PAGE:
People cheer a passing Zimbabwe Defense Force military vehicle during a demonstration demanding the resignation of Zimbabwe's president on November 18, 2017 in Harare. (Photo by Belal Khaled/NurPhoto/Sipa USA)


November 20, 2017

by Nompilo Ndlovu

Republished from The Global Observatory

The events in Zimbabwe over the past few days have returned to the conversation an often disregarded stakeholder: the country’s citizens. On November 18, Zimbabweans—both within the country and in the diaspora—took to the streets en masse, with a palpable excitement and of their own accord, to take a public stance. They wanted to communicate to the international community, the African Union (AU), and the Southern African Development Community (SADC) that as a people they can no longer be compelled to accept the ruinous leadership of President Robert Mugabe.

Despite the clear position of the public, the political dimension of this story has a complicated and lengthy backstory. Recent developments intensified long-standing factionalism within the governing Zimbabwe African National Union-Patriotic Front (ZANU-PF) party in an uncontainable and public manner. What was originally an in-house political fight between the Generation40 and Team Lacoste factions—led by First Lady Grace Mugabe and former Vice President Emmerson Mnangagwa respectively—transformed into a national issue.

Akinola Ejodame Olojo
Akinola Ejodame Olojo

August 30, 2017

by Akinola Ejodame Olojo

Republished from African Security Review

Islamic clerics and scholars constitute one of the community actors affected by the Boko Haram crisis in northern Nigeria. This group is also one that is most familiar with the essential doctrinal elements required to deconstruct the narrative pushed by Boko Haram in a crisis where ideology represents a vital aspect. While not undermining the bearing which socio-economic and political issues have on the crisis, this paper frames the focus to emphasise the long-term battle where Islamic clerics are involved in winning hearts and minds. Drawing upon fieldwork conducted in Sokoto State and Borno State, this paper highlights the influential role of clerics in communal mobilisation and resistance against Boko Haram. It is suggested that a deeper integration of this community actor into the broader counter-insurgency struggle in northern Nigeria would be beneficial.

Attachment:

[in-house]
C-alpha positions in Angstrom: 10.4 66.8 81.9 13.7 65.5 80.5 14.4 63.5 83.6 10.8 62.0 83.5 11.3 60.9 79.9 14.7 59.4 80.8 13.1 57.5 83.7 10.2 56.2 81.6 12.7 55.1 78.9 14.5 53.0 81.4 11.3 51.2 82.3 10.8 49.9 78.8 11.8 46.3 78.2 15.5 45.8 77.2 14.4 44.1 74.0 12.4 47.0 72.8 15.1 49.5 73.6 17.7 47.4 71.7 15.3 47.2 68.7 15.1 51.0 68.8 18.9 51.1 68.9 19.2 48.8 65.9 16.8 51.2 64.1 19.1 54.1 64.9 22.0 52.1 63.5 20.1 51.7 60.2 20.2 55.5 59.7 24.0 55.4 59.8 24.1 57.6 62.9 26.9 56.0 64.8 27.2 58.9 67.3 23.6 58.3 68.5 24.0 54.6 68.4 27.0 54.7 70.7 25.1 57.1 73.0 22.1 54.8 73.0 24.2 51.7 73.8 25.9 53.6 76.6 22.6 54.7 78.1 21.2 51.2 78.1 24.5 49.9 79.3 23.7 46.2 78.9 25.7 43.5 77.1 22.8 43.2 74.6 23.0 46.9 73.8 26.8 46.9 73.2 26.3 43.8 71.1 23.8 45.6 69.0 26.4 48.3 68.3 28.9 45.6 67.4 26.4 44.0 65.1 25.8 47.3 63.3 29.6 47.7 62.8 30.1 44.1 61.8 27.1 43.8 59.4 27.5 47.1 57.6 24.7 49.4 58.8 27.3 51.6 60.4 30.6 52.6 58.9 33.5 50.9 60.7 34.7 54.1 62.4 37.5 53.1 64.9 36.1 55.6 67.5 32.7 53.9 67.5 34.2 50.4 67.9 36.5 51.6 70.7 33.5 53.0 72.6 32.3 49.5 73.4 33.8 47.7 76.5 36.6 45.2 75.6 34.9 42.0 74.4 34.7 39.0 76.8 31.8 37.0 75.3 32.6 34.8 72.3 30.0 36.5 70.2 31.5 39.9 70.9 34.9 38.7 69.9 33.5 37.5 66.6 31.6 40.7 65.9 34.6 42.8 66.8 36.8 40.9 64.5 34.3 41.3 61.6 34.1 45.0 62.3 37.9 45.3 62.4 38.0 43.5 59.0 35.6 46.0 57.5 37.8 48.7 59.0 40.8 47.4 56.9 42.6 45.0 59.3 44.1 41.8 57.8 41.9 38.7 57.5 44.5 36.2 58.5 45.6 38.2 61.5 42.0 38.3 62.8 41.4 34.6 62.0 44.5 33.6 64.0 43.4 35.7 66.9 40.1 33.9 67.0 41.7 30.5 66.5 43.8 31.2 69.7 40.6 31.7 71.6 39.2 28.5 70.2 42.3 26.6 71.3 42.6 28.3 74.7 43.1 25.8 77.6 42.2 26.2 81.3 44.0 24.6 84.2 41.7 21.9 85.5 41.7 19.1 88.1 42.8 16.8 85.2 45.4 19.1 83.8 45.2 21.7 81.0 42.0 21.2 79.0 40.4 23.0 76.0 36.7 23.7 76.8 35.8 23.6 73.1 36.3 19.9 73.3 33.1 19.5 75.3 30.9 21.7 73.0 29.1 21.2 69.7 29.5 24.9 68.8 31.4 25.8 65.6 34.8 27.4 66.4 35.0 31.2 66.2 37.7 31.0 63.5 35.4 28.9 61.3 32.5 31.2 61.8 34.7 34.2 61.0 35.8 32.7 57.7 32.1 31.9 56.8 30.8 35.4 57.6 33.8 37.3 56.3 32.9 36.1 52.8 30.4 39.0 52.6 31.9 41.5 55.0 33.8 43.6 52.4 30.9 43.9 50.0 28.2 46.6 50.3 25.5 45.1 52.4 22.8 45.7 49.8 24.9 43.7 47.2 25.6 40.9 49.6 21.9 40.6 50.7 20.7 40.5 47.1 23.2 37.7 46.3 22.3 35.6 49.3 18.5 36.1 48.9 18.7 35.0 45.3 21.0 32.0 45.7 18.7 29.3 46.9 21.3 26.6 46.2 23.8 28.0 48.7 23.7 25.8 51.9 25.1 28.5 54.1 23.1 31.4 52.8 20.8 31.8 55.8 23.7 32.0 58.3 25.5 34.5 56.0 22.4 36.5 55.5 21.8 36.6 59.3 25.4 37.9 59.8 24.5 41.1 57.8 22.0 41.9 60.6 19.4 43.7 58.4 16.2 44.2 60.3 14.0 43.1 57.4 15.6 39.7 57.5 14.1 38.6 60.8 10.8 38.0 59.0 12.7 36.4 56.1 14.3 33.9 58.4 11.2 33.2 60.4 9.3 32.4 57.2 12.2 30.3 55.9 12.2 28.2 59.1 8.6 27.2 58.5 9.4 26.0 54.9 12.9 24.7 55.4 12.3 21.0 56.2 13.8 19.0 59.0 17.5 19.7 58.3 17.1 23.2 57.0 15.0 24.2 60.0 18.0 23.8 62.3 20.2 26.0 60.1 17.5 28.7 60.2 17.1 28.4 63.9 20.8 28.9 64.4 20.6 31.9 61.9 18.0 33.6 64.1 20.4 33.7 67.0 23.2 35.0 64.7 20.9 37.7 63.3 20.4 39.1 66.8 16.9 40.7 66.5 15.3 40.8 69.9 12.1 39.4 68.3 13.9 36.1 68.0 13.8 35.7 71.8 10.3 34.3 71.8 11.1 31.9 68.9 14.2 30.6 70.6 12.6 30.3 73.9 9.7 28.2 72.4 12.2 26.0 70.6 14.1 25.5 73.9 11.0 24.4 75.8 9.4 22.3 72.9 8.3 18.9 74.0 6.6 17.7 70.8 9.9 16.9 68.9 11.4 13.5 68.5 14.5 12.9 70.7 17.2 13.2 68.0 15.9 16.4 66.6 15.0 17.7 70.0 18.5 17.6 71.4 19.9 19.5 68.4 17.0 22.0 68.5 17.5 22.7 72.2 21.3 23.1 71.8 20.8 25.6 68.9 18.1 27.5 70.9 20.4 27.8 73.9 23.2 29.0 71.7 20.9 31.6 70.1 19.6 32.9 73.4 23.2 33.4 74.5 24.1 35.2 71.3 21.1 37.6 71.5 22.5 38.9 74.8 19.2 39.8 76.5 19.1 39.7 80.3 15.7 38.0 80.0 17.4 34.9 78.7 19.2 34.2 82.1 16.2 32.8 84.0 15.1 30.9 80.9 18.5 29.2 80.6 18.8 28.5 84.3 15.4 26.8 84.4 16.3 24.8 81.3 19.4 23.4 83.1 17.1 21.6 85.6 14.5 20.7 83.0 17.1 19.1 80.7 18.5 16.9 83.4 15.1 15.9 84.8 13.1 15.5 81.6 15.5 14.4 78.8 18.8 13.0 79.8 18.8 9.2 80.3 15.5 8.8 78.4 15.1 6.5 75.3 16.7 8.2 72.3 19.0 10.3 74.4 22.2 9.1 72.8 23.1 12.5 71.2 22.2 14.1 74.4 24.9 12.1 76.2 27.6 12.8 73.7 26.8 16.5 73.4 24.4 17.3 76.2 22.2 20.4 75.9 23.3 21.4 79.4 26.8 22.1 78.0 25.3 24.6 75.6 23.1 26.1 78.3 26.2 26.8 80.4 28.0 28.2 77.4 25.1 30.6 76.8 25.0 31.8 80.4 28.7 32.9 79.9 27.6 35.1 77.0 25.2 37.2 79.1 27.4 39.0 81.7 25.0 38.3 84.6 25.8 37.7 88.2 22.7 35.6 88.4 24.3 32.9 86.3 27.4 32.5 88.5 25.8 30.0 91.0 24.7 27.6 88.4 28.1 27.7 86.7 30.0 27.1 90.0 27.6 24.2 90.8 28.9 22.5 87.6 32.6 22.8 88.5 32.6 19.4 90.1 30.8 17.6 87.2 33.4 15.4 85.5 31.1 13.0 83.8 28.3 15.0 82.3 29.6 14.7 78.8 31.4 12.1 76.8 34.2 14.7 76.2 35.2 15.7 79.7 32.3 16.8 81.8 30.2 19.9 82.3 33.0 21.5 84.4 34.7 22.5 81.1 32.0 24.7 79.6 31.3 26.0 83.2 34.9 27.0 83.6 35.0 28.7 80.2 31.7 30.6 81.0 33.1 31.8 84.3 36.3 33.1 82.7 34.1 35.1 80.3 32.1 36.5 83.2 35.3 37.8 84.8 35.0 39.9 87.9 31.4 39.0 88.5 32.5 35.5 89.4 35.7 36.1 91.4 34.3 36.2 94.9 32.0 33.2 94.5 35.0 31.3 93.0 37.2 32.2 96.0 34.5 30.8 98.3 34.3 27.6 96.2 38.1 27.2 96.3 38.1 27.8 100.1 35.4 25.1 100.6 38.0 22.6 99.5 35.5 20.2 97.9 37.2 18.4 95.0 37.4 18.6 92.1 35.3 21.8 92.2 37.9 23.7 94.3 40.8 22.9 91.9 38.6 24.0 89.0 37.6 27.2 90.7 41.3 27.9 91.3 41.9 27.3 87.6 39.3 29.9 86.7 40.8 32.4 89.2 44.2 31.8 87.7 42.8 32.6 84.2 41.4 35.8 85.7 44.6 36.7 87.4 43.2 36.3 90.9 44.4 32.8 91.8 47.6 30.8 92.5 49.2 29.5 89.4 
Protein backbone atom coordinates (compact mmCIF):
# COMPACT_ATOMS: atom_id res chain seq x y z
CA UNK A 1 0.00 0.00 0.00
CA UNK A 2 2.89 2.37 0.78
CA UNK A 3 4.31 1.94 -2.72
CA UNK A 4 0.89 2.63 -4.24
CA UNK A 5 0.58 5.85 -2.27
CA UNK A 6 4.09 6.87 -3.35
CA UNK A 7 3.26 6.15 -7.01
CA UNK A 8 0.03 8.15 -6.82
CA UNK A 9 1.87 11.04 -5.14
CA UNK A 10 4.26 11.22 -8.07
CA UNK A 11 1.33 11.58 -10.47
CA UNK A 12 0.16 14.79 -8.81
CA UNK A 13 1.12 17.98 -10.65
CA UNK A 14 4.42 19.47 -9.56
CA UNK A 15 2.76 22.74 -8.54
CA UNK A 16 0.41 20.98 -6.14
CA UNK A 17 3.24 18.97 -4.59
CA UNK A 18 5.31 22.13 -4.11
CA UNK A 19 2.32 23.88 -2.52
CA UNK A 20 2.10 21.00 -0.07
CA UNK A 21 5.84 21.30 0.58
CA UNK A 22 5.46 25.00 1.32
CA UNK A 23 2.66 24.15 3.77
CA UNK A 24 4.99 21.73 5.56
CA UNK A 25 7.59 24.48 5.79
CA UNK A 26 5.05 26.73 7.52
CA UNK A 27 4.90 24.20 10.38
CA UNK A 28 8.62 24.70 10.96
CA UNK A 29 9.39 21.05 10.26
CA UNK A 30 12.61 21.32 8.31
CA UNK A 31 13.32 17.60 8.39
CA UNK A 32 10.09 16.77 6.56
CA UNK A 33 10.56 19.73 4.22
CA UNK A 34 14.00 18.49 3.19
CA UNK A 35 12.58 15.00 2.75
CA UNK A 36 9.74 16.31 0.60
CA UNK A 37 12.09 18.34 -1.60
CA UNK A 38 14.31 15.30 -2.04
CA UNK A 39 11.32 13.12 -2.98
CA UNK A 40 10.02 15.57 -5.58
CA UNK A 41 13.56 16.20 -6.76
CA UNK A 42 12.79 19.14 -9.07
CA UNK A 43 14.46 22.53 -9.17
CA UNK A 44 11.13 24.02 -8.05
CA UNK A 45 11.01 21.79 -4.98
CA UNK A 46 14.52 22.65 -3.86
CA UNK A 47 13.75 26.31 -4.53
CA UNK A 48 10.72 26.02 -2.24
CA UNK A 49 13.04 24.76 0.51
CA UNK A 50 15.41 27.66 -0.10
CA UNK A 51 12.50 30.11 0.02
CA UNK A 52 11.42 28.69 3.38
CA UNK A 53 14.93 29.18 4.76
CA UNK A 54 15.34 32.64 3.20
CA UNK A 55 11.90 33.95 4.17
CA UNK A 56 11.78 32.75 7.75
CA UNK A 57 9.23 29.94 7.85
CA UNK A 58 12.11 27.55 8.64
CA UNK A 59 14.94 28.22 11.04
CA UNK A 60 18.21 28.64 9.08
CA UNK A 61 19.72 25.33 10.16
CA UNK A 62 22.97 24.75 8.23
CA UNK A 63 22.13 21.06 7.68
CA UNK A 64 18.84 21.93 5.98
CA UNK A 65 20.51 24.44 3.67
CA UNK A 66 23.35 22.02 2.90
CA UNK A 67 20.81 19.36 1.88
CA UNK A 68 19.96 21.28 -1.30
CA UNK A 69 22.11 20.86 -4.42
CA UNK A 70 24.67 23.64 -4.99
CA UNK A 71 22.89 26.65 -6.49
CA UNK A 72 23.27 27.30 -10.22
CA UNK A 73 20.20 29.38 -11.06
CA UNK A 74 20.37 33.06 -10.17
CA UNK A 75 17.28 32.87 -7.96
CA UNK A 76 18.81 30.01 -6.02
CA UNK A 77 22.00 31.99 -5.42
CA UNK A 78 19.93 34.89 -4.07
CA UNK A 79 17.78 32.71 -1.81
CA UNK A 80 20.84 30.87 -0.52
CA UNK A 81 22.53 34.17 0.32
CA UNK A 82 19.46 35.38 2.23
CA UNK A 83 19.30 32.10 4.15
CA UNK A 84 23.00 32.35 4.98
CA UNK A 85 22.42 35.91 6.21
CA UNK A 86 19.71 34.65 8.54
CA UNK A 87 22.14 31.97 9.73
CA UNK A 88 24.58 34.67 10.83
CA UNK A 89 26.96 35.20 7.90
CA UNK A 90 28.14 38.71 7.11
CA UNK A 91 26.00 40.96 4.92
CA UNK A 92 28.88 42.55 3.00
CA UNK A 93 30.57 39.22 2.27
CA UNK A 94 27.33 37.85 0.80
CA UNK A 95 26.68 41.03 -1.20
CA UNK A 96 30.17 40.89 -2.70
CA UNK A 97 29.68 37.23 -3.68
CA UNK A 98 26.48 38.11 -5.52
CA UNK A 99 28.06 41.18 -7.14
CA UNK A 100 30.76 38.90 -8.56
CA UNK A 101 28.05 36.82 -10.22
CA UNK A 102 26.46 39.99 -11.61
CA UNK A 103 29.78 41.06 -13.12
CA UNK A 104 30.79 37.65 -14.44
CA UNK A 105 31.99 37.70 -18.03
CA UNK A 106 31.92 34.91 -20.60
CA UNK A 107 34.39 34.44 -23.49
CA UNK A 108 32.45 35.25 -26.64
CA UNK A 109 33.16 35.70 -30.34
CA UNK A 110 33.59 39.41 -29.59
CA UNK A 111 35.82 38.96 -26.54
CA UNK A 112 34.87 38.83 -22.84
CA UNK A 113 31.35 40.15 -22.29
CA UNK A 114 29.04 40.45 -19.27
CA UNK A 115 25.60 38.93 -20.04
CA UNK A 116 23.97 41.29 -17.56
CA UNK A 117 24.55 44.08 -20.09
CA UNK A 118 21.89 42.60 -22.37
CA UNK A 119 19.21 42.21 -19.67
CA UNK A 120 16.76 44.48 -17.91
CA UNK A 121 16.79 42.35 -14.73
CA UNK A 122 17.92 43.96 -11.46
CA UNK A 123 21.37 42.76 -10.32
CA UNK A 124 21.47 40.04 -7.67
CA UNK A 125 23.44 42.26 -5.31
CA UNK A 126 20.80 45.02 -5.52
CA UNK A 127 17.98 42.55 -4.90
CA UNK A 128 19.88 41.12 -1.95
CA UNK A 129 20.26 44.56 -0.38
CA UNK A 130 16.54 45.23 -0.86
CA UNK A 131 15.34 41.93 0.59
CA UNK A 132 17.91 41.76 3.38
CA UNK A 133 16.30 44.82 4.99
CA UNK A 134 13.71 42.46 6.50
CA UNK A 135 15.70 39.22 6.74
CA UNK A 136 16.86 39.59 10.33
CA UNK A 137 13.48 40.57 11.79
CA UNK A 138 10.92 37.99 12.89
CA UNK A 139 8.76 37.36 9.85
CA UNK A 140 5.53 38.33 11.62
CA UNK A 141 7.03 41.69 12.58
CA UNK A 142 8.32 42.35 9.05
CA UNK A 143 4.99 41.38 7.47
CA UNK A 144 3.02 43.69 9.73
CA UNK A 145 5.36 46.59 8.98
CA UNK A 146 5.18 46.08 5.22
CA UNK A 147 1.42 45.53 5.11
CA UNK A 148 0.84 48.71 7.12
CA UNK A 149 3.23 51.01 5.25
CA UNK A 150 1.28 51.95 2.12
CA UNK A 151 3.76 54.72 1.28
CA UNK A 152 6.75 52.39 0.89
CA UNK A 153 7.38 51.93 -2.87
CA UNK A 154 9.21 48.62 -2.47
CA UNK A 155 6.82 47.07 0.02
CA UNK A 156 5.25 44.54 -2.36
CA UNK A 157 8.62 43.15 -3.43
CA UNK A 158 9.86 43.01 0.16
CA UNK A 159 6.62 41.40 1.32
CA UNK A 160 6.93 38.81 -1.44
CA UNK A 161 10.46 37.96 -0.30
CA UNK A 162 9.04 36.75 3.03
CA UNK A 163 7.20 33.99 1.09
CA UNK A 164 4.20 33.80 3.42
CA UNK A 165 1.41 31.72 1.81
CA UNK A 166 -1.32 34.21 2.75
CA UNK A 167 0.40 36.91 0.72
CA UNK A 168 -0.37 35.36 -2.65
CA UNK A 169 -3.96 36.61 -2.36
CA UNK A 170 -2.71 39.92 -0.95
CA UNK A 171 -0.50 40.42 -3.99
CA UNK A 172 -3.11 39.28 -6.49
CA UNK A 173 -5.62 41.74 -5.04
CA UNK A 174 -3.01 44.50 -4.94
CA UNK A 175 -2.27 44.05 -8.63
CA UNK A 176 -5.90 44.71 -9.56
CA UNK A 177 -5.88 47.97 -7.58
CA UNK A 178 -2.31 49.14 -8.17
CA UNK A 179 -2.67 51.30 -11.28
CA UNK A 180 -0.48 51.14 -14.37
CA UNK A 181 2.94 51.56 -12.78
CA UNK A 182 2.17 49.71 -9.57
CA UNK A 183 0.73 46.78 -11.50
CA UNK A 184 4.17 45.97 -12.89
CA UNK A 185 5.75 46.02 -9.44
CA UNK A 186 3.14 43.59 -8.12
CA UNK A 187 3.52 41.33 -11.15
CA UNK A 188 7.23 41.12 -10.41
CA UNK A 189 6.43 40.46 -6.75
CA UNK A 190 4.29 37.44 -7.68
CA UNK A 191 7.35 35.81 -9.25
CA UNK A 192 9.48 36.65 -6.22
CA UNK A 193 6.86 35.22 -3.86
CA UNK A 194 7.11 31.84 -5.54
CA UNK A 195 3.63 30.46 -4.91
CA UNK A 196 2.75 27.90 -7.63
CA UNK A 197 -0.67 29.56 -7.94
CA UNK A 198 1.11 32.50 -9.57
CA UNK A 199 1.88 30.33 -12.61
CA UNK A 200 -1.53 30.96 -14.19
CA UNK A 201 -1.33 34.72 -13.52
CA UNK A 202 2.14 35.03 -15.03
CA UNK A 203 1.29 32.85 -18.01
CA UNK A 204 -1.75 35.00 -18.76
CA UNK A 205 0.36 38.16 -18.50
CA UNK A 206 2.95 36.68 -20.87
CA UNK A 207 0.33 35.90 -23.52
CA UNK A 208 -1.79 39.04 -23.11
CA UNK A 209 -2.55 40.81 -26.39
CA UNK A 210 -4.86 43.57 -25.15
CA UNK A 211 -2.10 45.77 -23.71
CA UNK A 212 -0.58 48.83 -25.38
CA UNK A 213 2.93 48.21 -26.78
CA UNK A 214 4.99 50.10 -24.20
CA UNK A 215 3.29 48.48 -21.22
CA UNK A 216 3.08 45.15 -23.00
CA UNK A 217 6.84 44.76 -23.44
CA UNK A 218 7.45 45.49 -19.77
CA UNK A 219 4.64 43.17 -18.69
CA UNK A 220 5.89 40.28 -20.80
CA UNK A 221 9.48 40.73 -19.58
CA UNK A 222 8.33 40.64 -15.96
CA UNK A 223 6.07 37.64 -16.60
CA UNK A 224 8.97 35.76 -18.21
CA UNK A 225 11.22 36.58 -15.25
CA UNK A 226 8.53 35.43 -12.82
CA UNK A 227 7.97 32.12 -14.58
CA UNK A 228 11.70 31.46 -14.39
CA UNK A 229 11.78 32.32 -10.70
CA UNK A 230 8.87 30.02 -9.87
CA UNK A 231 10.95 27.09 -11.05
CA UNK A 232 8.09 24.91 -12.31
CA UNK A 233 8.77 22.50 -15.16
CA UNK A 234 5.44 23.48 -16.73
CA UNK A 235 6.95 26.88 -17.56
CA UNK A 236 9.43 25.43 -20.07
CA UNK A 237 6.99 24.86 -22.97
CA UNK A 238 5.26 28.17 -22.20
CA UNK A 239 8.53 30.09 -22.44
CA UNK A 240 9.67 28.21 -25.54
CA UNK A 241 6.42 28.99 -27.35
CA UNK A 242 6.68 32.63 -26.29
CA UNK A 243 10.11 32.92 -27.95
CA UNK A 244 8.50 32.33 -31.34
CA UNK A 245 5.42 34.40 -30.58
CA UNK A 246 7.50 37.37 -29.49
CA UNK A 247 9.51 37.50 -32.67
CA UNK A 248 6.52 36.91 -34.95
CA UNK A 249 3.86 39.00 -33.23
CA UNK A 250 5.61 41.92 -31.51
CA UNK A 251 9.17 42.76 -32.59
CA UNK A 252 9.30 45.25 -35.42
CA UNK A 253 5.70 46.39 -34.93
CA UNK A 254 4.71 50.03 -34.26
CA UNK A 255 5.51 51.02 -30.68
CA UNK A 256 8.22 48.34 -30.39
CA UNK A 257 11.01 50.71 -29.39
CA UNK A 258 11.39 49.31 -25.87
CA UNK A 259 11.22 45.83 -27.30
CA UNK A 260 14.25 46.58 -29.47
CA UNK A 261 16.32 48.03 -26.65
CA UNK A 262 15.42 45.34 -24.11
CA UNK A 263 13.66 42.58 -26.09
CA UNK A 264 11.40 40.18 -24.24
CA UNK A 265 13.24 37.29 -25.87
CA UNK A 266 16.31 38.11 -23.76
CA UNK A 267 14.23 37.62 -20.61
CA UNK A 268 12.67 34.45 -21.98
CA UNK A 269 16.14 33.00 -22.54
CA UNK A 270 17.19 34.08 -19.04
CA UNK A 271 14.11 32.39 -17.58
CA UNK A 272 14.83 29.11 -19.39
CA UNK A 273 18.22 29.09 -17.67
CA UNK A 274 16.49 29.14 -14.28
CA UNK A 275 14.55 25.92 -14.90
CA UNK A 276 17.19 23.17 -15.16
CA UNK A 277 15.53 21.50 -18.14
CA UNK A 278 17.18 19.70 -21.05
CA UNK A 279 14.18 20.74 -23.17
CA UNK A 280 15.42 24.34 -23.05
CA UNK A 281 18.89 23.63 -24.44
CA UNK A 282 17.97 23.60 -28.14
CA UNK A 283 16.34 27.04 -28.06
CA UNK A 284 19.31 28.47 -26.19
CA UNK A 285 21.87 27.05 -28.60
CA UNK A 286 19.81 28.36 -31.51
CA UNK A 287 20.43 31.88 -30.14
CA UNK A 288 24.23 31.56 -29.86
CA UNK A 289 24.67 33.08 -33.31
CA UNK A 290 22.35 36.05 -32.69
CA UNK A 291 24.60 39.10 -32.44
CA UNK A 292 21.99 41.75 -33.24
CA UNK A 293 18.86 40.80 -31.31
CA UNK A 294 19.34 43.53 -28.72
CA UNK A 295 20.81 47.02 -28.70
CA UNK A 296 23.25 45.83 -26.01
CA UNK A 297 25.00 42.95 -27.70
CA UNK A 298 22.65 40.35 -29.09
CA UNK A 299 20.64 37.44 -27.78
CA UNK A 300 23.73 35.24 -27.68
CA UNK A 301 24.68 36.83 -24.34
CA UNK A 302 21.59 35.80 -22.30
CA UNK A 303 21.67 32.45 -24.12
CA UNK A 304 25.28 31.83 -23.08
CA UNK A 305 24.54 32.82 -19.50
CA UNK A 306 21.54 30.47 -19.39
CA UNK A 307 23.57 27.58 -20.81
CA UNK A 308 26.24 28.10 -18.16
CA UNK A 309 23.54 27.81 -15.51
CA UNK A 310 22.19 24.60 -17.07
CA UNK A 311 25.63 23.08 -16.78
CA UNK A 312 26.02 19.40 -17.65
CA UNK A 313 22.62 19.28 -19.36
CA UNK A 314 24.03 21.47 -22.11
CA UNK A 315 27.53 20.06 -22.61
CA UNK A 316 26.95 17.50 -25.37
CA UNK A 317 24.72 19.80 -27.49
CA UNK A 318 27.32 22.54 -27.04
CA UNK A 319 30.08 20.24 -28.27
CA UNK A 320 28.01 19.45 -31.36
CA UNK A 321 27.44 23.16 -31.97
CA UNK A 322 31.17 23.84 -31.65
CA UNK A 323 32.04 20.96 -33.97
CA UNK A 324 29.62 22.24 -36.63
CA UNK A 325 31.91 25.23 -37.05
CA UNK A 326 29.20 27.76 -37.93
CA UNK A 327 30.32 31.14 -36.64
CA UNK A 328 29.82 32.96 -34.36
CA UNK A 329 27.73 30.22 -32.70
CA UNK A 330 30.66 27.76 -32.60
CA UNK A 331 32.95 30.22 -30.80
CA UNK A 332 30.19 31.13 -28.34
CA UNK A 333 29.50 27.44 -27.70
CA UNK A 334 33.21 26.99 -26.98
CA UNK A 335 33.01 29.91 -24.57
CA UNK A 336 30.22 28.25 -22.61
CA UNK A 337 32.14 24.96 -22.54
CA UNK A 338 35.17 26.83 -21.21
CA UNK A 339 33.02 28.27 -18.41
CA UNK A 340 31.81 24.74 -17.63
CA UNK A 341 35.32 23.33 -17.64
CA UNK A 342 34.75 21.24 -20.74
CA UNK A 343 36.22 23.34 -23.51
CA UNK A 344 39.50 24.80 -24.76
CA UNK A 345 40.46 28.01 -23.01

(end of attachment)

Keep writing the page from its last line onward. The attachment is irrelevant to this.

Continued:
Reunification Monument - Yaoundé. Photo by Mark Fischer. Taken on September 22, 2013. CC BY-SA 2.0. No modifications have been made. Original photo available:
Reunification Monument - Yaoundé. Photo by Mark Fischer. Taken on September 22, 2013. CC BY-SA 2.0. No modifications have been made. Original photo available:

August 23, 2017

by Abimbola Opanike

Republished from Kujenga Amani

A new episode of what is commonly known as the “Anglophone problem”1 in Cameroon has been spurred by the demonstration of English-speaking lawyers, teachers, and students against the systematic marginalization of Anglophones in the legal and educational sectors in a supposed bilingual and bi-cultural country. The government’s response was initially characterized by Gestapo-style harassment and detention of leaders of Anglophone civil society groups, shutdown of the internet, and continued denial of any real “Anglophone problem.”2 It should be noted that other responses included a National Commission on the Promotion of Bilingualism and Multiculturalism created by Presidential Decree in January 2017. Also, following some negotiations, the shutdown of the internet has been lifted, alongside reforms in the judiciary and educational sector aimed at increased inclusion of Anglophone Cameroonians in those institutions.